P.S. There is a parallel project which if integrated with the Saatchi bill would further support innovation, CareData which while passionately opposed on the basis of its current implementation if used to advise and record interactions been doctors and patients could reduce negligence or the appearance of negligence in the first place. Managing risk should be preventative exercise, interpreting actions in law after the fact is too late and I believe that a Duty of Care needs to be managed in real time, not in a court at enormous cost based on arbitrary assessments by medico-legal's and the outdated Bolam test. Doctor's should be assisted in real time with their duties so treatments and recommendations are known against confidence limits of their peers at the time, not later. Simple and easily to implement, preventative and easy to communicate to patients.

      I hope the government starts to join the dots.

      Alan



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    2. Caveat: Saatchi's Wife died I believe as a result of innovative cancer treatment not being used or so I am told which would explain his involvement and the cancer link and fear of litigation given his status. My comments above are in no way supportive of the legal approach taken by Saatchi but my issue with the way criticism was been taken by Nigel. Changes in law as recommended by Saatchi et al are not going to make this happen, improved risk management assessment supported by technology coupled with indisputable consent procedures which are reflected in law will.

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    3. Alan, You make some challenging and far-reaching comments. It is difficult to have absolute rules for determining when patients should receive compensation when they suffer avoidable injury at the hands of a healthcare professional. Somewhere between compensating all (but what is an avoidable injury?) or none, you have to have a system for determining who should be compensated - a line has to be drawn. The current law relies on assessing conduct in any one case by reference to standards considered acceptable by the medical profession. I do not think the current test is complex, but agree that in some cases the line between negligence and non-negligent conduct is far from clear - that is why judges are sometimes (albeit very rarely) called upon to decide whether the line has been crossed. If a doctor carries out radical or innovative treatment which is or would be supported by at least one body of responsible medical opinion, he/she is not negligent. I am not convinced that removing the right of redress to patients injured by doctors whose conduct no other doctor would support is the best way of promoting medical innovation. Thanks for your interest in the blog.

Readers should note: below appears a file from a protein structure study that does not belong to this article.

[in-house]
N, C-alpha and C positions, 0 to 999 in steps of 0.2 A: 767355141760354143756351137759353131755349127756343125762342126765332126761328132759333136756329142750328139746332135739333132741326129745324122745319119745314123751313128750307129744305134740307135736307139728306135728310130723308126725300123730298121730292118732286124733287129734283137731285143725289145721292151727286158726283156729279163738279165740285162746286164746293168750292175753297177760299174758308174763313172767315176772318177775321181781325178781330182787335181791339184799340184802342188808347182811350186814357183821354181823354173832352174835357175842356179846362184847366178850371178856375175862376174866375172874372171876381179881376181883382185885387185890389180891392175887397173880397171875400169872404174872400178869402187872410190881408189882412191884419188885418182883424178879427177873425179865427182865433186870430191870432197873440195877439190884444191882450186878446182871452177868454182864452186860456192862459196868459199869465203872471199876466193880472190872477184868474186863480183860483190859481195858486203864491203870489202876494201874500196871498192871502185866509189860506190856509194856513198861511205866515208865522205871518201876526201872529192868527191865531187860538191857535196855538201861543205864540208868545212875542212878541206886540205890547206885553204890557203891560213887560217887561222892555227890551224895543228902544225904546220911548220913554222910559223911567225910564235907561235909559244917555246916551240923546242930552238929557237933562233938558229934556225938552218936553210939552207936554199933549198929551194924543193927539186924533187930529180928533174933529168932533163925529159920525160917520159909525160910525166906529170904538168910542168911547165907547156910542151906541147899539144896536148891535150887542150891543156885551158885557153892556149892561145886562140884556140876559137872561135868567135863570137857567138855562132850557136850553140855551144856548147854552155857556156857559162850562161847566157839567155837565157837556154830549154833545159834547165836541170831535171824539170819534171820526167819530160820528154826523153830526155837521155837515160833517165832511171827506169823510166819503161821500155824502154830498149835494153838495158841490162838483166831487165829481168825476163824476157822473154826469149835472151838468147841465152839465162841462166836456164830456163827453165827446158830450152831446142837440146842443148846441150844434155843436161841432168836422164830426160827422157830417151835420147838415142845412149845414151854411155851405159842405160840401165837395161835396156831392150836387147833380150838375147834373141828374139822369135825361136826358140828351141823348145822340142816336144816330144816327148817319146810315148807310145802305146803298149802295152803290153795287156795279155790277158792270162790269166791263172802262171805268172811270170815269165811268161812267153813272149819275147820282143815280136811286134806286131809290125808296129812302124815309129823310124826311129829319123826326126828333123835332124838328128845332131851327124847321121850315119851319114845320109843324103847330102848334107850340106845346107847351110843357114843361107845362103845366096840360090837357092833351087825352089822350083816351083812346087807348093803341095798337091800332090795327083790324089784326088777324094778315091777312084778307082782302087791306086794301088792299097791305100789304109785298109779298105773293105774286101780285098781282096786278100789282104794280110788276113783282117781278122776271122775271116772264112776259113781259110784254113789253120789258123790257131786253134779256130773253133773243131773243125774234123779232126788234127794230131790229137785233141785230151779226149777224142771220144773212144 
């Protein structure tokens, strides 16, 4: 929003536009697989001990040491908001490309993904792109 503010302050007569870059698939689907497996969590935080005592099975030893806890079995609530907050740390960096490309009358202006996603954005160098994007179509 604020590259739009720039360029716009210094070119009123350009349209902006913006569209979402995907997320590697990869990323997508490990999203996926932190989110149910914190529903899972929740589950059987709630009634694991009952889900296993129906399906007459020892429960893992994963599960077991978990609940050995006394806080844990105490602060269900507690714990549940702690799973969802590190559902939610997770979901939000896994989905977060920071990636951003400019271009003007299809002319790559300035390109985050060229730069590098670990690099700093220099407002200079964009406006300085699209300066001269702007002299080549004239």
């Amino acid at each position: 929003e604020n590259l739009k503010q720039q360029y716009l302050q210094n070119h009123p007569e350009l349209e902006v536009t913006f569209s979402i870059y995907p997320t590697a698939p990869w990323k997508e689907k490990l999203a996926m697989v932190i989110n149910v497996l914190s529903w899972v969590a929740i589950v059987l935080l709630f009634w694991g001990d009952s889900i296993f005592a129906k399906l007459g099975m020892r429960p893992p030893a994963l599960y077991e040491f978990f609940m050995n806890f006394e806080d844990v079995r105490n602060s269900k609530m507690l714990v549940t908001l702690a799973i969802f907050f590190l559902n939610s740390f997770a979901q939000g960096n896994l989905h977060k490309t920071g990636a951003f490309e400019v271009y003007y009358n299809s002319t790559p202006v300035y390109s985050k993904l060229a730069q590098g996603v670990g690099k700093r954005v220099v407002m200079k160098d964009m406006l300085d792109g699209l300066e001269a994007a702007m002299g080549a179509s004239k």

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    4. Nigel,

      The bill will not work since it looks too narrowly at the problems which might limit innovation in medicine, it reads like a HRA interpretation of medical negligence which would completely ride rough shod over the present legal system while providing little clarity on how the law should assess the claimant's claim in relation to the risks at the time.

      You say it is difficult to have absolute rules, but surely we can start being a bit more scientific about this to achieve the end of more accurate and more efficient claim assessment. Lord Saatchi et al IMHO should be looking at addressing the problems facing claimants and doctors in terms of assessing claims:-